As we never really get to know the characters, there are also a lot of times when their actions aren’t all that logical. There’s the Spanish cop who gives a bag to his girlfriend and he seemingly knows the bag contains explosives. Yet he still tries to warn people about the bomb? Makes me wonder if he had a change of heart or something but it’s never really explained. The one that really stands out is Forest Whitaker’s tourist character as he does a lot of things that just did not make sense. I can accept he was helping to help a lost girl he just met after the bombing took place. I can even take him trying to assist the Secret Service by giving them the footage he was recording during the shooting. But I cannot fathom as to why he would “help” by running after someone who was being chased by the police!
The acting in Vantage Point also isn’t all that good. Dennis Quaid and Matthew Fox are okay but they really don’t have much to do than act all serious. William Hurt is fine but he really doesn’t have enough screen time to screw up. The Spanish cop and his love interest feel like they’re in a soap opera as they both act so hokey. The most disappointing performance is, strangely enough, multi-award winner Forest Whitaker. He just was just an “aw, shucks” nice guy and it actually led me to believe he was one of the terrorists at the start.
Speaking of the terrorists, I do have to talk about the “big twist” of Vantage Point. And that would be Matthew Fox, one of the President’s Secret Service agents actually working for the terrorists. They really bungled this one, not because Matthew Fox didn’t play a convincing bad guy. Rather, this was a huge missed opportunity because they could’ve shown the events from his vantage point! Instead, he was just lumped together during the portion when the terrorists launched their plan. It would have been a great shock if we thought he was one of the good guys, going through the building where the shots came from with other agents, only for him to shoot them in the back, revealing him to be a baddie. What a wasted opportunity!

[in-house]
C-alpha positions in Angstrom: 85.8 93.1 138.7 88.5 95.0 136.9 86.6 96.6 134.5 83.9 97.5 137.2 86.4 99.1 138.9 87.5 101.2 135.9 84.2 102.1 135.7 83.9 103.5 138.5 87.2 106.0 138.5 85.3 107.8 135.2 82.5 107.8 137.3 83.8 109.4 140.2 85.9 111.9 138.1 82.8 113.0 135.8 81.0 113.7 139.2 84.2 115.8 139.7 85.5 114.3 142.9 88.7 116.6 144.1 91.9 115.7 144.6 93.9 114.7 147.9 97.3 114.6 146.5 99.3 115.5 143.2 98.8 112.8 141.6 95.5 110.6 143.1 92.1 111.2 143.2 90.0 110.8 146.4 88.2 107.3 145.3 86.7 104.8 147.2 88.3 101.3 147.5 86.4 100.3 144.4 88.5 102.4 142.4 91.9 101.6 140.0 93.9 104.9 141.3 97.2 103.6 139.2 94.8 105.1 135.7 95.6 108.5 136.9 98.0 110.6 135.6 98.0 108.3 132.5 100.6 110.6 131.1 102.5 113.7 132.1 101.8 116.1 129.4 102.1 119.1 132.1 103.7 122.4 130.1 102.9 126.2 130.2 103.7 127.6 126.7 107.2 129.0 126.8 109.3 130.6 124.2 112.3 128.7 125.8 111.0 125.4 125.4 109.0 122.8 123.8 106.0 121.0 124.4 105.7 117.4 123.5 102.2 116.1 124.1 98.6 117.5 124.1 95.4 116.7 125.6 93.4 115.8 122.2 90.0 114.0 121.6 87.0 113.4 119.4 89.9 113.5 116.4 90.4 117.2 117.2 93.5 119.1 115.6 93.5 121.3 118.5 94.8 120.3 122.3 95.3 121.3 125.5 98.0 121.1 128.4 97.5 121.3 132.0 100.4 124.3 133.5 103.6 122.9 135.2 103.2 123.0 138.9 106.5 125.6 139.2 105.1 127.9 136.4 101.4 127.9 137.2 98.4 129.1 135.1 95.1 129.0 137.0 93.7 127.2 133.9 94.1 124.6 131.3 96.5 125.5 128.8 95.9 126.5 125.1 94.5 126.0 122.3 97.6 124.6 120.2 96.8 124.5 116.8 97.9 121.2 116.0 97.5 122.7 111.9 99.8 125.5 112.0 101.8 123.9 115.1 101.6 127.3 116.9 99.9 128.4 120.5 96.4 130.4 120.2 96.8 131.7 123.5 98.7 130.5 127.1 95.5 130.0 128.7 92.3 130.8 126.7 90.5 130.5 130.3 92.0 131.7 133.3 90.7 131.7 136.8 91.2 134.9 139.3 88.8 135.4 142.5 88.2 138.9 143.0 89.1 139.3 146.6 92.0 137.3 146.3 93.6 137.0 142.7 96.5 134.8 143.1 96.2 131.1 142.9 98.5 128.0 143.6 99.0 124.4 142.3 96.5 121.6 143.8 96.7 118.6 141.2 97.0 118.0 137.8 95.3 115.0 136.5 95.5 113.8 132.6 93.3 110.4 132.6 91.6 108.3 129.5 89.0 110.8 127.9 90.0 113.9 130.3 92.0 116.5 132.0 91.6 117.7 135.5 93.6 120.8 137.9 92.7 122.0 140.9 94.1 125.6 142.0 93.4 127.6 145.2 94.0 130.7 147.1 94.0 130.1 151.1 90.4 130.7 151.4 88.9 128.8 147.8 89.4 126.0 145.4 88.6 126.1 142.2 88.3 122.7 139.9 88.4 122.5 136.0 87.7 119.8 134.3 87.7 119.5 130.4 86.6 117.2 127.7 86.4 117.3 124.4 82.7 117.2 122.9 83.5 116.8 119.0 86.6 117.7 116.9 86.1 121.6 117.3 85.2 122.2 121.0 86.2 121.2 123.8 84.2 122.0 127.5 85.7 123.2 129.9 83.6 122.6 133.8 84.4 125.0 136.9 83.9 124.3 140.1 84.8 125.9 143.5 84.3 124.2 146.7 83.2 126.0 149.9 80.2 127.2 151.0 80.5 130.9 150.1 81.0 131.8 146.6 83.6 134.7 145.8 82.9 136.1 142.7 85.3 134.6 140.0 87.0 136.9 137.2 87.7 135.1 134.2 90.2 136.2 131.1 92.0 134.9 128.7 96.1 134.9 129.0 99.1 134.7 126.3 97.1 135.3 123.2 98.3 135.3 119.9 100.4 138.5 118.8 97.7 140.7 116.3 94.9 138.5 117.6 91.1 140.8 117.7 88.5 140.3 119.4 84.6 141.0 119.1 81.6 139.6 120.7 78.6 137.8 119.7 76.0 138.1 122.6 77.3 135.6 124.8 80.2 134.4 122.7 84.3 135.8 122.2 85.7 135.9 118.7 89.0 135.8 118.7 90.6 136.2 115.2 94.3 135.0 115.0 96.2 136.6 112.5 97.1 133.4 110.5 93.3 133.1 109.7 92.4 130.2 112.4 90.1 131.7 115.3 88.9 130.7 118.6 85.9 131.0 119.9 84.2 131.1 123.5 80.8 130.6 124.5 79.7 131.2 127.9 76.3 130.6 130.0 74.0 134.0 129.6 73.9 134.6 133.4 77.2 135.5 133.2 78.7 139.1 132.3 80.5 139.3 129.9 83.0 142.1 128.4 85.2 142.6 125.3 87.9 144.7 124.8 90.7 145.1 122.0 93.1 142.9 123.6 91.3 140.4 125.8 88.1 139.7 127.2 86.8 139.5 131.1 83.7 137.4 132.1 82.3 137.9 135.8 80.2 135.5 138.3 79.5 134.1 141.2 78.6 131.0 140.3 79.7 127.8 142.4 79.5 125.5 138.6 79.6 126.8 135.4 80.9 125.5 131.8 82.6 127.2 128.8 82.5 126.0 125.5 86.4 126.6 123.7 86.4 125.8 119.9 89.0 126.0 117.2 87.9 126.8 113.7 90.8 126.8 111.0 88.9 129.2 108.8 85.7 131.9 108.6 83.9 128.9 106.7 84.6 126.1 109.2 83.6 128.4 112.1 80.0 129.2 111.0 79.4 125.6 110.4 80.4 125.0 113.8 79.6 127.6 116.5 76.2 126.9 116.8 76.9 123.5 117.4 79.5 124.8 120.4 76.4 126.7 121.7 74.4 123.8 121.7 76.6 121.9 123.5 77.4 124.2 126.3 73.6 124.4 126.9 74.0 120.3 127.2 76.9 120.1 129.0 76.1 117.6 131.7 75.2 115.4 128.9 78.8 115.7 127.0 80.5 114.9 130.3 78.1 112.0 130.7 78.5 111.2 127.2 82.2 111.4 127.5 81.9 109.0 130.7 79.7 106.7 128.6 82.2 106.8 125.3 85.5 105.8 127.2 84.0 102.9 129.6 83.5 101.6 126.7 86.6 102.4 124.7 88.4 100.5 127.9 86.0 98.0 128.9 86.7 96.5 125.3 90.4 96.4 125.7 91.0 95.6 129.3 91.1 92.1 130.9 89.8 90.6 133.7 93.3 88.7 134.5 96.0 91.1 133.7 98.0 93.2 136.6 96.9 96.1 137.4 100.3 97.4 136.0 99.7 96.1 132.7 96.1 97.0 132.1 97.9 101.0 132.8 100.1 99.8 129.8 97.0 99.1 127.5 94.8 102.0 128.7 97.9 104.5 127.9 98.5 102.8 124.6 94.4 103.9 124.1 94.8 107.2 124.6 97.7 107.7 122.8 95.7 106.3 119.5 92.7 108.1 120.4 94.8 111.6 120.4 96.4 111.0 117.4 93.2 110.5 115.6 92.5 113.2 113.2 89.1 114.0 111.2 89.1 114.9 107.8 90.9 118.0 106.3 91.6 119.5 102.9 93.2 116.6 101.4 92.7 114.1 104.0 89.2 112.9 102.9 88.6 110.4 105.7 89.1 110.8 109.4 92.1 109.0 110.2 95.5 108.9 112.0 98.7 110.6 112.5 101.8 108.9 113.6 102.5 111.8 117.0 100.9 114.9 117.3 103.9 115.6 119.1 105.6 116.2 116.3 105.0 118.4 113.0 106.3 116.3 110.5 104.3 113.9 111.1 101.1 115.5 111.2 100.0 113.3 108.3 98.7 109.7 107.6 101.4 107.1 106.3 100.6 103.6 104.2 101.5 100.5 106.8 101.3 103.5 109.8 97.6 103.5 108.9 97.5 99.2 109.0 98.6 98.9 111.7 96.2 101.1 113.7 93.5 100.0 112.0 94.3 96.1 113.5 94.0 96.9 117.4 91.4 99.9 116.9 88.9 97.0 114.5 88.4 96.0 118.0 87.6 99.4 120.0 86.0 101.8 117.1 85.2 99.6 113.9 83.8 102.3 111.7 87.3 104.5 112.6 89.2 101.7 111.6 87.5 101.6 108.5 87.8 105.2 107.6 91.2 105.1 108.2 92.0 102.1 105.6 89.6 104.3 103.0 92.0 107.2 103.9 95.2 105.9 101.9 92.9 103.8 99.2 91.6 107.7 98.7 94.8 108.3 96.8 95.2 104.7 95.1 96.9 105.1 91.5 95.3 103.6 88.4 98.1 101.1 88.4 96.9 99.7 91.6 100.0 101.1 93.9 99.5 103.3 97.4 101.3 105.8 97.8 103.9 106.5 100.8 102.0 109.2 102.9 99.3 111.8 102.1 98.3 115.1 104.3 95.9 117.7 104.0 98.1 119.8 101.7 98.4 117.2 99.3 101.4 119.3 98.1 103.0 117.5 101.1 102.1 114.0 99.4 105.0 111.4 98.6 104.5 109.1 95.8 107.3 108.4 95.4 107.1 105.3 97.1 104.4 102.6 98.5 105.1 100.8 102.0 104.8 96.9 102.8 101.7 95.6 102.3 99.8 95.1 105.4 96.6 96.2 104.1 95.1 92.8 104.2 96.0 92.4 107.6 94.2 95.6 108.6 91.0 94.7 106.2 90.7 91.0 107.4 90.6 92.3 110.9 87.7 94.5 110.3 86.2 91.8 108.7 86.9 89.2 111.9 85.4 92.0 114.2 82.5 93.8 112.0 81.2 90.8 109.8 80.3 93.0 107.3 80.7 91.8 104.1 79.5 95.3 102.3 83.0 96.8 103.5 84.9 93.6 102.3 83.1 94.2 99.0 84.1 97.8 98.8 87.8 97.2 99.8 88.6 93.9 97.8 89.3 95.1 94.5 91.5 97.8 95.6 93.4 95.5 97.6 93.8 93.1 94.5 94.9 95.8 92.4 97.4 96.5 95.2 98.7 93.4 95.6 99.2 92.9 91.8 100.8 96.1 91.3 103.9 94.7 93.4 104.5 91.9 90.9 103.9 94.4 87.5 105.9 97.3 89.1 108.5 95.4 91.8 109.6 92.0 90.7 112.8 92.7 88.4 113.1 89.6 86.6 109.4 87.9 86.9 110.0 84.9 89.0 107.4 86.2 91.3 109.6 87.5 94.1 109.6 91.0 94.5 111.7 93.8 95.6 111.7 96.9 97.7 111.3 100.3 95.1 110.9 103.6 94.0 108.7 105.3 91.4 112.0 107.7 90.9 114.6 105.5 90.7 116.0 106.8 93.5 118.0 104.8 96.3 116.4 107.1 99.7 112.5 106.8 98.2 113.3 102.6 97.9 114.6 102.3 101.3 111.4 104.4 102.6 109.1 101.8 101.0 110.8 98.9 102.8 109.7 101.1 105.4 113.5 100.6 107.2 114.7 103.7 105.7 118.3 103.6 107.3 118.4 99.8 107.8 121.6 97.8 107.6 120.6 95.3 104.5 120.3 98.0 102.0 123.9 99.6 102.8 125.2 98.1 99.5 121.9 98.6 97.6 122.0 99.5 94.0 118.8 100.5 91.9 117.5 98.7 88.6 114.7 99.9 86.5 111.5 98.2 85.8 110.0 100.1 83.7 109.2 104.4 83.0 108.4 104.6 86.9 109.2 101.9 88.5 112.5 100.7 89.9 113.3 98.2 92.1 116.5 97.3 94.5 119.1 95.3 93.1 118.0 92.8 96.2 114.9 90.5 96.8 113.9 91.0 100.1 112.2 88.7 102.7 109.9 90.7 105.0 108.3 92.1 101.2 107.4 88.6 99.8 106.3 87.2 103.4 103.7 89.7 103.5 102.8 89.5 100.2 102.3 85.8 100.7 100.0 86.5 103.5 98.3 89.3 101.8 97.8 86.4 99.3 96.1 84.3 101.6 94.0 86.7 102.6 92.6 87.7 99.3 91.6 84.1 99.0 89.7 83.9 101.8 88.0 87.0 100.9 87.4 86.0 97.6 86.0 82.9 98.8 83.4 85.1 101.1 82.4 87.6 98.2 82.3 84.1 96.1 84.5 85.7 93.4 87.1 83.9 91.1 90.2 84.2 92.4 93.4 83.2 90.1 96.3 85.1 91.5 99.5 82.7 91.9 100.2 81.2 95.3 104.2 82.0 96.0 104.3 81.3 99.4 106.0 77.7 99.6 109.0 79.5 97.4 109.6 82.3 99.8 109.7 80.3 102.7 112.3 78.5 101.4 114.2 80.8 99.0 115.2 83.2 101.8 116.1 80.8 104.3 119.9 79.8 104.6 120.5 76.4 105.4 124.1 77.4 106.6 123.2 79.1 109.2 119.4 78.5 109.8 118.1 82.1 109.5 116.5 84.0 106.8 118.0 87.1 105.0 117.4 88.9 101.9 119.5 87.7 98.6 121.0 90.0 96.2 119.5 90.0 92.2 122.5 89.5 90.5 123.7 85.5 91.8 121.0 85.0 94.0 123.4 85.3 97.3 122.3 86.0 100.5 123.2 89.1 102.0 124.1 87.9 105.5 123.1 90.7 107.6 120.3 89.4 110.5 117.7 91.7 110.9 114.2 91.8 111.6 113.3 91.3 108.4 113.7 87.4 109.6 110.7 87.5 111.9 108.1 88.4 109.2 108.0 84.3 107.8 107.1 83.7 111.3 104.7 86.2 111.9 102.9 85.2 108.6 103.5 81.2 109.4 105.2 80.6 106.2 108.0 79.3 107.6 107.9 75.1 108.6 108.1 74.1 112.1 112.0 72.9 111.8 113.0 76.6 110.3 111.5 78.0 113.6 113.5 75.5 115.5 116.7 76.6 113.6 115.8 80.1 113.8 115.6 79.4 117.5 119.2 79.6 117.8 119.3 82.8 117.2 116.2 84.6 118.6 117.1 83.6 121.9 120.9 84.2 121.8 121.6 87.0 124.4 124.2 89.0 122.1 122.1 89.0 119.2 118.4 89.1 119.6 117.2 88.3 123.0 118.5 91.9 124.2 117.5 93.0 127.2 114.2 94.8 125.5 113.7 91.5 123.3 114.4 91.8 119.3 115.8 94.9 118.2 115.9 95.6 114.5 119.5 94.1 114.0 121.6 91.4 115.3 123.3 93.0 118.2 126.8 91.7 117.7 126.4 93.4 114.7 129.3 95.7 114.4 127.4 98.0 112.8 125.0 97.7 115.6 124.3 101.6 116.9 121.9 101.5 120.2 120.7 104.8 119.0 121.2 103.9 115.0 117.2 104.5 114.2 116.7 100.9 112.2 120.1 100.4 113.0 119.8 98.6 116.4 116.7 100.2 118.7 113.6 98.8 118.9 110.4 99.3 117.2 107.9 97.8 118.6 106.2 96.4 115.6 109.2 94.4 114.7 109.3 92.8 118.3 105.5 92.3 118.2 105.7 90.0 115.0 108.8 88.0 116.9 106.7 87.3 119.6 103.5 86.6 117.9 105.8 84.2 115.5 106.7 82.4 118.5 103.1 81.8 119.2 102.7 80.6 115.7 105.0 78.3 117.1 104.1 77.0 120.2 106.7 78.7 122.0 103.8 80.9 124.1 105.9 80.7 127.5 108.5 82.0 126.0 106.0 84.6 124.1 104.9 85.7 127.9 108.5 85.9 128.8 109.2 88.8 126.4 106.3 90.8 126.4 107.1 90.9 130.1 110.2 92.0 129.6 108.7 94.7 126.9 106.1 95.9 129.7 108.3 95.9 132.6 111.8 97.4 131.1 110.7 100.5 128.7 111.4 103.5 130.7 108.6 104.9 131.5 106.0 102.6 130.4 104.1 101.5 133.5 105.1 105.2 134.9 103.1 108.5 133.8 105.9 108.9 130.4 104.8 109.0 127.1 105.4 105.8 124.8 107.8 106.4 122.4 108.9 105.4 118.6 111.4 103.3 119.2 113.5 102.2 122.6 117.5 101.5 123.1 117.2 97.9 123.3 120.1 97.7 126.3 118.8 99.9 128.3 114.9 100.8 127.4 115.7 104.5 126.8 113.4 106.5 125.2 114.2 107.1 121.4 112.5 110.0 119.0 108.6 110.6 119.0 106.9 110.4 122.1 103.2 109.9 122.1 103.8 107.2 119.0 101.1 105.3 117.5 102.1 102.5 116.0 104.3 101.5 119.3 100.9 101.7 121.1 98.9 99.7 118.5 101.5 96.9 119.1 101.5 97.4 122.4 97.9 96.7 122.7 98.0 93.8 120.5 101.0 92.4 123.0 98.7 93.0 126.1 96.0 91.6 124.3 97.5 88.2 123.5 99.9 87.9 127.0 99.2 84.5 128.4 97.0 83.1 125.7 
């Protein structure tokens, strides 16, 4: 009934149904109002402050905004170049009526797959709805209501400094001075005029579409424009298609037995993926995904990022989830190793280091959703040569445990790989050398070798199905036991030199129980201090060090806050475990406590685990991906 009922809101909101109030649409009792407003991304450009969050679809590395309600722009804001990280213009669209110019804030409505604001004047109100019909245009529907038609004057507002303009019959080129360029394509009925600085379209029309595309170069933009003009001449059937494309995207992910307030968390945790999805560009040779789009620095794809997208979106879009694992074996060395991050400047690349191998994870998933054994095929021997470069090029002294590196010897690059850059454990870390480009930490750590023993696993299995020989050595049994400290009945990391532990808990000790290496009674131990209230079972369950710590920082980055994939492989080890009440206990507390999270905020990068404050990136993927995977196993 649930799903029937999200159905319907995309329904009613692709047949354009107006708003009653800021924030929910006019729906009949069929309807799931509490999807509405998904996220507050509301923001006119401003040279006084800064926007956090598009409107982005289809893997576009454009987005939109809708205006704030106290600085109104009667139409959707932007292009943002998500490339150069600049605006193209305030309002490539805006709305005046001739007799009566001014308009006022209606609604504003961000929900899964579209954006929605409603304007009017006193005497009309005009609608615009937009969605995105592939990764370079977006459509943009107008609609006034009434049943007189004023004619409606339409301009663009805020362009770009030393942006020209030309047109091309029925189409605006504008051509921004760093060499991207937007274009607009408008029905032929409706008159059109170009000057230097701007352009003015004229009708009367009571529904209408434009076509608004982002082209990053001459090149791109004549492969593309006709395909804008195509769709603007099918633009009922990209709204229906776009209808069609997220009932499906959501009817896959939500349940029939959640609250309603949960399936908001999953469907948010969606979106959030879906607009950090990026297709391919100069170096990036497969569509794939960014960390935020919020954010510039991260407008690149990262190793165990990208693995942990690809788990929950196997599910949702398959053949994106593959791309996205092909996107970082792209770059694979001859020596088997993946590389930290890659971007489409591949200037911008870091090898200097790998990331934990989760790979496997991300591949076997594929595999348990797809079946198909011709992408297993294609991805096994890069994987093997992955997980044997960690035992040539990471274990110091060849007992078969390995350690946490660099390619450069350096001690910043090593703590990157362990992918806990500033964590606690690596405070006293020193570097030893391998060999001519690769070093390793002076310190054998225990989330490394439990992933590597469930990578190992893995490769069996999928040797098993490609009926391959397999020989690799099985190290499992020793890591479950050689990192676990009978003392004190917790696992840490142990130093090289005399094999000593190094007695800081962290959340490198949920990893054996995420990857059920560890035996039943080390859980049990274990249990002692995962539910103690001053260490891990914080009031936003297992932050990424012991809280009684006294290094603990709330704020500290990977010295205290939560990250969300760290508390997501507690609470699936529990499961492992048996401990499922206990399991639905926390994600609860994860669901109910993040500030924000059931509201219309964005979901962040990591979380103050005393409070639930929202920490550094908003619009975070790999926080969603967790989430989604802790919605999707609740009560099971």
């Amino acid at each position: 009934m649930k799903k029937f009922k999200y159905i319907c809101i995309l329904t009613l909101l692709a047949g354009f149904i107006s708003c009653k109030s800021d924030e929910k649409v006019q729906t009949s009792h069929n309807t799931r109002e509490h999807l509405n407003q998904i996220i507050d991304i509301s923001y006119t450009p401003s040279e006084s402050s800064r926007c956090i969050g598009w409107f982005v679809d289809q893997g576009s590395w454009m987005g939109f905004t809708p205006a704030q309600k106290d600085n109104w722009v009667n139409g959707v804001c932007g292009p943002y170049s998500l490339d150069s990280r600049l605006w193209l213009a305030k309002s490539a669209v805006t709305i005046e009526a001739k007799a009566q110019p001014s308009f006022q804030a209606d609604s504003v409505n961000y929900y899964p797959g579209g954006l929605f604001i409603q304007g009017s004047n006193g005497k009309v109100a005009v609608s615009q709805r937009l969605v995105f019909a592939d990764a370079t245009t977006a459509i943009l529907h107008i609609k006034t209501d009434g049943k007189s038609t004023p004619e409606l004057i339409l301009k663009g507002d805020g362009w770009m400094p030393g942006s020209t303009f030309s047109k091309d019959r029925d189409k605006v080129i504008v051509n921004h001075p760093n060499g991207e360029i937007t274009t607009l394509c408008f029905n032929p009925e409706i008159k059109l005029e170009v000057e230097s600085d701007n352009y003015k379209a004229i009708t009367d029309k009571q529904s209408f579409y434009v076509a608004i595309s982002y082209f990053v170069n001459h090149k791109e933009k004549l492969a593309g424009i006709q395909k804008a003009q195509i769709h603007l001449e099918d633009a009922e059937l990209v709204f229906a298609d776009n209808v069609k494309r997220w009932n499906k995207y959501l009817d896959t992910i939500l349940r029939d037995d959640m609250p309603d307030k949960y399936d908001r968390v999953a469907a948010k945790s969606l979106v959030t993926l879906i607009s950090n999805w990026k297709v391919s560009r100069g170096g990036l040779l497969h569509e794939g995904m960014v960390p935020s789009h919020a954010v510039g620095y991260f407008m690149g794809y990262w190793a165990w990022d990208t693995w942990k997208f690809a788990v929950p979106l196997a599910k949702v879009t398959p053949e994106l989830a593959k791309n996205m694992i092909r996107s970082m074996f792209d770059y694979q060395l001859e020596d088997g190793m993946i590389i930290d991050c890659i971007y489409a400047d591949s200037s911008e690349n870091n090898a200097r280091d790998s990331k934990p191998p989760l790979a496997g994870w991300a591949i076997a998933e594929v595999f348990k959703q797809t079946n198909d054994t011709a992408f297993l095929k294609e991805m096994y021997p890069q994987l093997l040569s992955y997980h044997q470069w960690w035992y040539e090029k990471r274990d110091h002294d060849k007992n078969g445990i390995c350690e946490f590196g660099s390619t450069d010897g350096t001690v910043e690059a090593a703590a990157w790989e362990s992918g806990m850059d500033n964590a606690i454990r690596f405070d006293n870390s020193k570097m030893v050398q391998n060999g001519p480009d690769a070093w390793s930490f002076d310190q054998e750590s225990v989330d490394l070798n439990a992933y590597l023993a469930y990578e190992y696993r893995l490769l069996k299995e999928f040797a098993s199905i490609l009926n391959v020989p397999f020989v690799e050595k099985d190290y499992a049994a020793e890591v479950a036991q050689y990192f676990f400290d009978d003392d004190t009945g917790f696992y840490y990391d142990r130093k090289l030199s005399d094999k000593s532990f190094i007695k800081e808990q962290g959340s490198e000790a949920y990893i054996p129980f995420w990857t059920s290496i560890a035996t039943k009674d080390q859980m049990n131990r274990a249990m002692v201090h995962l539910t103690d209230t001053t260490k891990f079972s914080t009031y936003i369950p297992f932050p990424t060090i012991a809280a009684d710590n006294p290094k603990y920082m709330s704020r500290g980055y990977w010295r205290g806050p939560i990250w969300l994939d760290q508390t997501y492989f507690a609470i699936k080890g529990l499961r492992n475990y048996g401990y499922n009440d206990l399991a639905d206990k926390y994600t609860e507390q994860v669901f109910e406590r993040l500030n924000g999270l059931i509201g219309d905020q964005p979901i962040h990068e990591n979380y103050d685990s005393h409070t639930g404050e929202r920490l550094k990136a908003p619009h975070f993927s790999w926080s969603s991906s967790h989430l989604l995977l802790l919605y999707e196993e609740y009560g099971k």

By the way, the terrorists seemingly planned everything to the letter to execute their plan flawlessly! Not only did they set up a robot to shoot the man behind the podium and not only did they have a remote control to turn on the fan to flutter the curtains in a room to distract Dennis Quaid’s character, not only did they kidnap the brother of an expert soldier (instead of hiring one of their own) to get the President at the hotel since they knew they were going to use a body double, not only did they get the female terrorist to seduce the right Spanish police officer to give them explosives, they also managed to stash a police uniform for Matthew Fox’s character so he can escape! That’s some convoluted and expert planning right there! If only that darned little girl wasn’t there to foil their flawless plan!
If it looks like I’m being very harsh on Vantage Point, well, that’s because I am. I think the idea is sound and compelling. Unfortunately, the story wasn’t executed well. There are too many loose threads left hanging and plot conveniences to be believable. But there is definitely something underneath all of it that would make for an excellent and unique movie experience. Maybe if the script was written a couple more times, everything would be much tighter. But, as it is, I’m glad I didn’t go watch Vantage Point in 2008. That’s because I know I’ll be upset after watching it and realizing I spend good money on this.
Have you seen Vantage Point? What did you think of it? Let me know in the comments section below!